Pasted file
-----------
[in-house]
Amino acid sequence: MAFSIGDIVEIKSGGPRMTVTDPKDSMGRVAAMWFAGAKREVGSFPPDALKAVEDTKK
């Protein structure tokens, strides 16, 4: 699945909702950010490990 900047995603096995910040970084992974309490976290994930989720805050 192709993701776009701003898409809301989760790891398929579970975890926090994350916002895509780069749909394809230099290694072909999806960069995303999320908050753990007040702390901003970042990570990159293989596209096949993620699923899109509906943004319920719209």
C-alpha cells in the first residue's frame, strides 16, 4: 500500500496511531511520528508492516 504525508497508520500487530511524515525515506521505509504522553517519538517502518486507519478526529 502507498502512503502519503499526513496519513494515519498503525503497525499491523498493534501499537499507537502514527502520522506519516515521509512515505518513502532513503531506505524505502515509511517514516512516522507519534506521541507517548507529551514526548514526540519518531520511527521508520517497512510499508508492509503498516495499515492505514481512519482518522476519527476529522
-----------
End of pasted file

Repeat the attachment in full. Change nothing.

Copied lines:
[in-house]
Amino acid sequence: MAFSIGDIVEIKSGGPRMTVTDPKDSMGRVAAMWFAGAKREVGSFPPDALKAVEDTKK
């Protein structure tokens, strides 16, 4: 699945909702950010490990 900047995603096995910040970084992974309490976290994930989720805050 192709993701776009701003898409809301989760790891398929579970975890926090994350916002895509780069749909394809230099290694072909999806960069995303999320908050753990007040702390901003970042990570990159293989596209096949993620699923899109509906943004319920719209």
C-alpha cells in the first residue's frame, strides 16, 4: 500500500496511531511520528508492516 504525508497508520500487530511524515525515506521505509504522553517519538517502518486507519478526529 502507498502512503502519503499526513496519513494515519498503525503497525499491523498493534501499537499507537502514527502520522506519516515521509512515505518513502532513503531506505524505502515509511517514516512516522507519534506521541507517548507529551514526548514526540519518531520511527521508520517497512510499508508492509503498516495499515492505514481512519482518522476519527476529522